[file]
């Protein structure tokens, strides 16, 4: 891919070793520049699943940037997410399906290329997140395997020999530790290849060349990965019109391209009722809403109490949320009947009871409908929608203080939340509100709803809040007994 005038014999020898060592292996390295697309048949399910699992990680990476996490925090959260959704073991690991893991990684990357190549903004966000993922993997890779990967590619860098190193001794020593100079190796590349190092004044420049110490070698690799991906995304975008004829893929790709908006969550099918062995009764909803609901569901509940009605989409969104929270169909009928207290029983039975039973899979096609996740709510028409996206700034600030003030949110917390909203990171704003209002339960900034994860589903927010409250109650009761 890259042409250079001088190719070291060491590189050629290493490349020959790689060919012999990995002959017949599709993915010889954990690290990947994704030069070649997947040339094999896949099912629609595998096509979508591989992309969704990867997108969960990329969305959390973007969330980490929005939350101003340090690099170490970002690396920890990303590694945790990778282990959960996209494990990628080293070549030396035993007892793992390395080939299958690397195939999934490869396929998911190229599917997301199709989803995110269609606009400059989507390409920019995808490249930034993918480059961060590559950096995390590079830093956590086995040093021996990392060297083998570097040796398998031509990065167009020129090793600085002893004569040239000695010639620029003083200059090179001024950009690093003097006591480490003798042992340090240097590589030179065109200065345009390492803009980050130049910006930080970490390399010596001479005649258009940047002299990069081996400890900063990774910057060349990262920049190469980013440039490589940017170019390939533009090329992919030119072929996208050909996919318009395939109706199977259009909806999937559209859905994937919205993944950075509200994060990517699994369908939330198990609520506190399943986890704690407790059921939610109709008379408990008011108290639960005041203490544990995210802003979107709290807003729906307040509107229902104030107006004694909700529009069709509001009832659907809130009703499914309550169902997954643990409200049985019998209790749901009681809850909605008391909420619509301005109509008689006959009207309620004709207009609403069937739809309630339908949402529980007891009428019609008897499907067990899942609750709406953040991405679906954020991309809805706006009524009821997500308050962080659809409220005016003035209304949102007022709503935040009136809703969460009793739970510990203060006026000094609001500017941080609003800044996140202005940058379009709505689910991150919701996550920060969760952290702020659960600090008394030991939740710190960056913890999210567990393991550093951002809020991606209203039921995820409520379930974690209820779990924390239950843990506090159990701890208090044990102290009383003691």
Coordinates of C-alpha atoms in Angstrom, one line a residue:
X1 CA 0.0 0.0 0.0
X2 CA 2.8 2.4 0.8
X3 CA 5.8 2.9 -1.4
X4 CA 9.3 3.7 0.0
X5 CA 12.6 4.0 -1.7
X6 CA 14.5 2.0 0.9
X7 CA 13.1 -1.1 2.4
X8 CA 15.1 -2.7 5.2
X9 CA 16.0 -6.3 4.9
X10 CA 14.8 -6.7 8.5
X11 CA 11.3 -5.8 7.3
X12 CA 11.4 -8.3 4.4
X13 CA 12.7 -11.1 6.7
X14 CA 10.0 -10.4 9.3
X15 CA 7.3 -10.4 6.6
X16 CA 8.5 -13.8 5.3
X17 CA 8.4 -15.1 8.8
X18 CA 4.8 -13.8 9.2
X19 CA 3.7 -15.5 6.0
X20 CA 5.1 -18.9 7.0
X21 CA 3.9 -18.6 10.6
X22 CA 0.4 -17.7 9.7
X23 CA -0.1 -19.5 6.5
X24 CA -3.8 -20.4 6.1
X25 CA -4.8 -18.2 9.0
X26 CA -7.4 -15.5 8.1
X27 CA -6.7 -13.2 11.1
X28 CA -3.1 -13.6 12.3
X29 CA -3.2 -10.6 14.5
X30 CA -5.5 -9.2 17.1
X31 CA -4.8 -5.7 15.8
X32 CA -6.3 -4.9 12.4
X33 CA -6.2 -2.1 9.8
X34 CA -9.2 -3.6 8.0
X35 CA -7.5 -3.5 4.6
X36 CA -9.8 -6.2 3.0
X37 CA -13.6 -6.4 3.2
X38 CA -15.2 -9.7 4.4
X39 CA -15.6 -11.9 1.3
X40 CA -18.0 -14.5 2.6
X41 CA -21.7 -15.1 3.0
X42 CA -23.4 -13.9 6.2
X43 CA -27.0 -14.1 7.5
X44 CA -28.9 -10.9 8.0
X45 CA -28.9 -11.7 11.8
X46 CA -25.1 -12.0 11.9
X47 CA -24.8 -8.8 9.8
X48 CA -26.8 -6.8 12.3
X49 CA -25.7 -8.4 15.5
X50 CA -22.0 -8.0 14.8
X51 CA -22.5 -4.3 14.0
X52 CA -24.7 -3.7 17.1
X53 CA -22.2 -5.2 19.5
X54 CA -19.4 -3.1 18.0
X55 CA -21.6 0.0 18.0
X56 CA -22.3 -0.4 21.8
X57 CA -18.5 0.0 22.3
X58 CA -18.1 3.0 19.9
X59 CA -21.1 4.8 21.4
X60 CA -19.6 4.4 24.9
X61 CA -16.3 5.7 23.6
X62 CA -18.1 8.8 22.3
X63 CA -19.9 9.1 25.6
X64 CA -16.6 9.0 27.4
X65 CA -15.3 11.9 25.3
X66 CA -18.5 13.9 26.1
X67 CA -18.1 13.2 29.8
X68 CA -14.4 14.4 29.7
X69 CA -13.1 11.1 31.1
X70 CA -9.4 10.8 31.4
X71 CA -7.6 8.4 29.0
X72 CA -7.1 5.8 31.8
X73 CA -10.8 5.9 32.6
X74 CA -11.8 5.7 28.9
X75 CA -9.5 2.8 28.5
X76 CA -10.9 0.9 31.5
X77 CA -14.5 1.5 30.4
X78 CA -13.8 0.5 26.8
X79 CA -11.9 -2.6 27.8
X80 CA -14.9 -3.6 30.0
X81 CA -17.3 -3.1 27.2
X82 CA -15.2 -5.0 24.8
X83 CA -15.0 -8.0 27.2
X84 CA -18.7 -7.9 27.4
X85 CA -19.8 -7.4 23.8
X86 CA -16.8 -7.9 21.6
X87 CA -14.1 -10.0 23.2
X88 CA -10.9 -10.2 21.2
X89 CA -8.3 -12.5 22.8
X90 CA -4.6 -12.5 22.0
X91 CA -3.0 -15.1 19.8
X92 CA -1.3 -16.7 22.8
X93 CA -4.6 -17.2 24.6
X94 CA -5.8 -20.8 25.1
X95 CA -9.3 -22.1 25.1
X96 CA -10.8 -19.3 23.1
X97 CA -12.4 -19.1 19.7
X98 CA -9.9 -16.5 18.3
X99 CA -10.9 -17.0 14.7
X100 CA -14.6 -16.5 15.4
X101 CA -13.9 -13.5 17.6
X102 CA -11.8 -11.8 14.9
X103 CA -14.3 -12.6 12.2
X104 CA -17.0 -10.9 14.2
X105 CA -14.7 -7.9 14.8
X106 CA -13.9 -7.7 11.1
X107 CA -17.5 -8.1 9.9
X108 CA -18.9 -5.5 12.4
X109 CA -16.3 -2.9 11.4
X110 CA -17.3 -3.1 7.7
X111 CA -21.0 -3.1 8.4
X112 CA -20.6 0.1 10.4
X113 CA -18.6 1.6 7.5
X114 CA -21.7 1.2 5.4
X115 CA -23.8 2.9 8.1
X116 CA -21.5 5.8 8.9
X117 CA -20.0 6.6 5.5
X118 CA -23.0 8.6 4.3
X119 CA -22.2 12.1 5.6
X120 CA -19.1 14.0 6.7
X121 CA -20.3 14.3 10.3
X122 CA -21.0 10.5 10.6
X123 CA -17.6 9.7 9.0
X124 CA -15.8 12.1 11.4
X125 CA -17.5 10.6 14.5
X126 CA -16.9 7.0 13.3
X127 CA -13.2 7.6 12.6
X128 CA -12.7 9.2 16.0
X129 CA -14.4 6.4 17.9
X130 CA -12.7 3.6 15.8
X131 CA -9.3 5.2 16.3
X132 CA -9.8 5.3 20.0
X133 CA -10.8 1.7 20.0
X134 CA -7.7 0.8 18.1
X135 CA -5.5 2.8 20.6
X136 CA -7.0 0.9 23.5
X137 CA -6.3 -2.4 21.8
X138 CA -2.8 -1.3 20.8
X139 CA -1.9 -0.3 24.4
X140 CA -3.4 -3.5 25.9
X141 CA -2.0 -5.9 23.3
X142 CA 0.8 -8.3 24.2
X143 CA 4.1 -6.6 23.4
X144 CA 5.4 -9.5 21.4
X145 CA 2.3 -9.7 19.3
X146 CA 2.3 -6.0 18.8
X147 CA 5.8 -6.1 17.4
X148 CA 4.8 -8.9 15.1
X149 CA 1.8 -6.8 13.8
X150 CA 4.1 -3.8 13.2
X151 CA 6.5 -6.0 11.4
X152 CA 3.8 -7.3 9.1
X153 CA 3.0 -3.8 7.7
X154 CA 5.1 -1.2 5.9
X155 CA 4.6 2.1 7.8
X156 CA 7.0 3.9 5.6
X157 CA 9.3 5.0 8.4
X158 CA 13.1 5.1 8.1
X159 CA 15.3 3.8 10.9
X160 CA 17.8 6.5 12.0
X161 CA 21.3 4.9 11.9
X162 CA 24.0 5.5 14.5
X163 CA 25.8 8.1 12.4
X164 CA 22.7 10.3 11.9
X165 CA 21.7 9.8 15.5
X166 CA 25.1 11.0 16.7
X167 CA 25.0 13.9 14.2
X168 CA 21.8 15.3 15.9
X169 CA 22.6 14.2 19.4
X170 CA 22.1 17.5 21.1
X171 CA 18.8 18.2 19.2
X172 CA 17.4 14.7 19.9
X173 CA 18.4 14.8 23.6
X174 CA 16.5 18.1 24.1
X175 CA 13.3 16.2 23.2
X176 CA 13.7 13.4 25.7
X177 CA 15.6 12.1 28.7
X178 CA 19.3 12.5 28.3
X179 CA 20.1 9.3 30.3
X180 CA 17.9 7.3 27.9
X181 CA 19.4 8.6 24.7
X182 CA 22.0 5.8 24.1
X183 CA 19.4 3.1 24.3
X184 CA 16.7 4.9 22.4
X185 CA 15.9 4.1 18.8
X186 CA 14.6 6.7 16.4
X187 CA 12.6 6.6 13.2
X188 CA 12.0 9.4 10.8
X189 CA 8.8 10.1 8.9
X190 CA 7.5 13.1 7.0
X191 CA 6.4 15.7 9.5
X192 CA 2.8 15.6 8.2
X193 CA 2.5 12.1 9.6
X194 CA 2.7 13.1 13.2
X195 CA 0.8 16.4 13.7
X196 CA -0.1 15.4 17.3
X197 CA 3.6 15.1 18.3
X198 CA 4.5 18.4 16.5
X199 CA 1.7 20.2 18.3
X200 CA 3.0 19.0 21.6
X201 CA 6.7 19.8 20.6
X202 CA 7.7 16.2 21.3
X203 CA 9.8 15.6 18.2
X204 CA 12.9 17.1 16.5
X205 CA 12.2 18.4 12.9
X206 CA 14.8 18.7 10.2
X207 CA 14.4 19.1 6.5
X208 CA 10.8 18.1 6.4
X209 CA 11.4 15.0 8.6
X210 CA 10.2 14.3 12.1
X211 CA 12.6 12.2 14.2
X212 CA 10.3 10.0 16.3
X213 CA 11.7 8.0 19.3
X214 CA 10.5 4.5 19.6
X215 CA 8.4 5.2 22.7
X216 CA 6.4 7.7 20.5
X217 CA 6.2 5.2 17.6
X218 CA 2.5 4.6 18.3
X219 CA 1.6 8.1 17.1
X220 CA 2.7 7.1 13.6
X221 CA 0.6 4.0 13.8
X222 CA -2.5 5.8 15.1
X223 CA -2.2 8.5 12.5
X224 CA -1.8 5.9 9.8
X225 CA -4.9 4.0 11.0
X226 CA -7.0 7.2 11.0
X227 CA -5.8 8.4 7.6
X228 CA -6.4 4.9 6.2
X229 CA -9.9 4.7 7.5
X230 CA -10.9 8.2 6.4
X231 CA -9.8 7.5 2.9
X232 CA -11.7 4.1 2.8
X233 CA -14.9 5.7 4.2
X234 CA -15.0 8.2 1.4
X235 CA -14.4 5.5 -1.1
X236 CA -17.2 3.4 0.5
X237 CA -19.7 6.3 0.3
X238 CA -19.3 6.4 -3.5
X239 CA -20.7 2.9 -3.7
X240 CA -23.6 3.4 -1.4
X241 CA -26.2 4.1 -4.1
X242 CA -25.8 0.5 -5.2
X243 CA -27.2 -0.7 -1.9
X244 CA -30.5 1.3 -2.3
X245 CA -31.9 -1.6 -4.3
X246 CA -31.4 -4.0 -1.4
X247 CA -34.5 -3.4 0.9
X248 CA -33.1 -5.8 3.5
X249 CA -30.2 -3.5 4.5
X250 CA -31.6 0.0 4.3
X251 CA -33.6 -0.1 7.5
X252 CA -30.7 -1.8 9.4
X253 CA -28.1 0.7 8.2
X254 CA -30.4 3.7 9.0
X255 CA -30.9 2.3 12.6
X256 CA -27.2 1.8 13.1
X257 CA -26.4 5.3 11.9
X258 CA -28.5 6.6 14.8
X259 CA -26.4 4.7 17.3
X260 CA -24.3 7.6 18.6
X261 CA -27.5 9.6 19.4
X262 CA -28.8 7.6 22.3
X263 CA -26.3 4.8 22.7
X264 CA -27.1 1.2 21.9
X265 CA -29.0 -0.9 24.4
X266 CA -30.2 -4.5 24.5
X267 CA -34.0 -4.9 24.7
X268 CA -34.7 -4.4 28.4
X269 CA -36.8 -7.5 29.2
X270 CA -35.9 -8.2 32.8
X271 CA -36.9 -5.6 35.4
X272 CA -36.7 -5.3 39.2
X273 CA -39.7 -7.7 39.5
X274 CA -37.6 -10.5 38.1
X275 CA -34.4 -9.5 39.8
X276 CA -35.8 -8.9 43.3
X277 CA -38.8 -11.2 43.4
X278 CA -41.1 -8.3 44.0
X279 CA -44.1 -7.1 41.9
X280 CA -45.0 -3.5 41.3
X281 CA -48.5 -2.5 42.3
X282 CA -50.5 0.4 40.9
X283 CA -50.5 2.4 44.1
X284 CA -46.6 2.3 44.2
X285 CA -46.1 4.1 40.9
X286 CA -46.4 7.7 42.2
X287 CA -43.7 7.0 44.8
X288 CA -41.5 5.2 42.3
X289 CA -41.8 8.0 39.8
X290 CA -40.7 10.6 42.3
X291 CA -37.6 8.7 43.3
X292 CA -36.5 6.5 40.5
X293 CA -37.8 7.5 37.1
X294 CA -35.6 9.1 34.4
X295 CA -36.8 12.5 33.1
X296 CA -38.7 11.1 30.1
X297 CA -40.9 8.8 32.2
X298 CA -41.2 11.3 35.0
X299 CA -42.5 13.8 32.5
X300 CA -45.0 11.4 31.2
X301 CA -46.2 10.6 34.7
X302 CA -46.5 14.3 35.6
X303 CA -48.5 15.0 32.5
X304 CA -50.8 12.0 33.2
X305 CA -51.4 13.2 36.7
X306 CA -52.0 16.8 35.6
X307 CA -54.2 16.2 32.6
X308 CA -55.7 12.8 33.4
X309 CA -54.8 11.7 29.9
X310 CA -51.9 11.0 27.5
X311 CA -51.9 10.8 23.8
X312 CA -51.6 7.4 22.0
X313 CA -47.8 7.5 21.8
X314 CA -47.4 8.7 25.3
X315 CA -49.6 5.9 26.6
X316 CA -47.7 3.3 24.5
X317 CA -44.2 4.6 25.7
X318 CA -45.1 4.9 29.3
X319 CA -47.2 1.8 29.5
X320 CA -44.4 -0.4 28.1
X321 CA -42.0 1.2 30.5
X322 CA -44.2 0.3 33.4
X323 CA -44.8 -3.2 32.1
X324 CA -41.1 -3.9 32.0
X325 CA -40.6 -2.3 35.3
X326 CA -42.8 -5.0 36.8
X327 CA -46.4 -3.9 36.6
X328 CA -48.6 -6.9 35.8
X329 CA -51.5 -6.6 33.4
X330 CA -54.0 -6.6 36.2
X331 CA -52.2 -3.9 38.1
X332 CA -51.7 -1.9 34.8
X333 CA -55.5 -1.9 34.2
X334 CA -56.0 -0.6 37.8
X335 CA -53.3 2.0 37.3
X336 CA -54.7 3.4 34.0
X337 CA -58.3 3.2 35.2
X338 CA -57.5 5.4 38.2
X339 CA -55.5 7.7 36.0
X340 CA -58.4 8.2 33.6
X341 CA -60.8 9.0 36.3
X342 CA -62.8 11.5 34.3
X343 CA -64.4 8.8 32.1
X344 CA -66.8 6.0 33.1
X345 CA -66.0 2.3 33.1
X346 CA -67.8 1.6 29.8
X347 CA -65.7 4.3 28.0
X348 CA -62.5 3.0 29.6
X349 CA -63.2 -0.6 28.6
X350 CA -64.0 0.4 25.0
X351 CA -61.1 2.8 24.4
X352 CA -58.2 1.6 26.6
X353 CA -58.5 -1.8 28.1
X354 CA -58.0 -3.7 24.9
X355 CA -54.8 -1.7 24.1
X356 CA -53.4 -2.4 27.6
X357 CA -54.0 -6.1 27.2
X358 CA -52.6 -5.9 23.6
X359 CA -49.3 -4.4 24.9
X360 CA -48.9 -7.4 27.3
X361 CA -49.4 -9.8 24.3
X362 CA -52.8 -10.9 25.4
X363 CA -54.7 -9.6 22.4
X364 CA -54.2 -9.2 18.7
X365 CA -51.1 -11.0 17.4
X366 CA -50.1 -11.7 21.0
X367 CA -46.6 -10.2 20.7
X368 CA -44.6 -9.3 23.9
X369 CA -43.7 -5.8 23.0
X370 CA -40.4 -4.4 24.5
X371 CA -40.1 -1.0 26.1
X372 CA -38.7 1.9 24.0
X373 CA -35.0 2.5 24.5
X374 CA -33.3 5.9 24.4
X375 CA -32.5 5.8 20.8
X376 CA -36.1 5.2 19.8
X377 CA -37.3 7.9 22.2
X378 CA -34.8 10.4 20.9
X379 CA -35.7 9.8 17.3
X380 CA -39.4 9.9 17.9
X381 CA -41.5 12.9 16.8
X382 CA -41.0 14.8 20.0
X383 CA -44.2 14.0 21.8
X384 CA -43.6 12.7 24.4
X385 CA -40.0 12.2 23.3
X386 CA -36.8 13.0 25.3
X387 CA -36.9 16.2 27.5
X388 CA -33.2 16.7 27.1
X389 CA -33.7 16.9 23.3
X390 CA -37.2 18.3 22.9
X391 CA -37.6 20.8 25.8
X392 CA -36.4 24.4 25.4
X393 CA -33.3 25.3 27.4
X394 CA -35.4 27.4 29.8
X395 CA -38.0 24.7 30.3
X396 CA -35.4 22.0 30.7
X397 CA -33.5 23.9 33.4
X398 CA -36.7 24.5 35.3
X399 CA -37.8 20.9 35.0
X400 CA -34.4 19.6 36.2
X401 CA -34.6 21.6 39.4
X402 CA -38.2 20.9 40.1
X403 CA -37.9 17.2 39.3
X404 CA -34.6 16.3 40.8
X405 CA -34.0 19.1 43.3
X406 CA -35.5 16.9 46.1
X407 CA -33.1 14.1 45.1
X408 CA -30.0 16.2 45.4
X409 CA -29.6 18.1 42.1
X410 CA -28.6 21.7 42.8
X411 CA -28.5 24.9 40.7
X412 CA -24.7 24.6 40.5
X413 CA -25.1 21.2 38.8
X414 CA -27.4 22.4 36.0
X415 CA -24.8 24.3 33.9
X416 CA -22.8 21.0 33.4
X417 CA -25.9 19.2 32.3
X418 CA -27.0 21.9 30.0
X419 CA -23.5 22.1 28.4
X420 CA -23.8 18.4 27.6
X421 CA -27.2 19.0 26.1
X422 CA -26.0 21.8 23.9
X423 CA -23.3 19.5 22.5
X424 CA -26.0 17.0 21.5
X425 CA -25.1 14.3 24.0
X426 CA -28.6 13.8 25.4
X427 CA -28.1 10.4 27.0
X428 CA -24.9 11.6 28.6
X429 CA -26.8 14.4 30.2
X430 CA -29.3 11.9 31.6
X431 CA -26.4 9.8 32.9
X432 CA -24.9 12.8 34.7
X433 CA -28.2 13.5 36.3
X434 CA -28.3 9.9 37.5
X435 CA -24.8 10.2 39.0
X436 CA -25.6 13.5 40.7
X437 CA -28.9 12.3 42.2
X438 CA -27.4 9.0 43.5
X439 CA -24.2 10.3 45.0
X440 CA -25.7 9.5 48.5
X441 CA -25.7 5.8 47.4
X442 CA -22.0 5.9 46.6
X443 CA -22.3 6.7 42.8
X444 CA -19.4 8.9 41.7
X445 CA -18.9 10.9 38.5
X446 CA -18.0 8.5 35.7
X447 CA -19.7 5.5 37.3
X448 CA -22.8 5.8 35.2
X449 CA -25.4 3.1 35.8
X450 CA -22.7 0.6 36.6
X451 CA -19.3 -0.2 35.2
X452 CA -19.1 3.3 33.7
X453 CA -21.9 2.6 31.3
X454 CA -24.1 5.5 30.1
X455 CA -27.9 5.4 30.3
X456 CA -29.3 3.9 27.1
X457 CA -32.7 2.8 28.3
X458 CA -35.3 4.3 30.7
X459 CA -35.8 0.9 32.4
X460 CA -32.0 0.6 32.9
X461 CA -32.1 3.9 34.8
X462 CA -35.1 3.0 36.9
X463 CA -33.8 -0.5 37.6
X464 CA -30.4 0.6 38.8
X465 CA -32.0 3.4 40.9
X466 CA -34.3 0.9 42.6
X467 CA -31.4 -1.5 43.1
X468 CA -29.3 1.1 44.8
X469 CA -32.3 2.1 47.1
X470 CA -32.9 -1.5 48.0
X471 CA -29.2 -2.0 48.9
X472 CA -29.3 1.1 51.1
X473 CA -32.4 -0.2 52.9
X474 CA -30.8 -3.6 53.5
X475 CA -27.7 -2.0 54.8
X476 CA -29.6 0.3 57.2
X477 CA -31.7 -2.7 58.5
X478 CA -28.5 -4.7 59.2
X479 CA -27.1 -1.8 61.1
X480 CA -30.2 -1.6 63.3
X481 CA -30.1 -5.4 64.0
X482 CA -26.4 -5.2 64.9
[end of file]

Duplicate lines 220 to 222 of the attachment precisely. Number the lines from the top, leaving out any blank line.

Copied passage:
X218 CA 2.5 4.6 18.3
X219 CA 1.6 8.1 17.1
X220 CA 2.7 7.1 13.6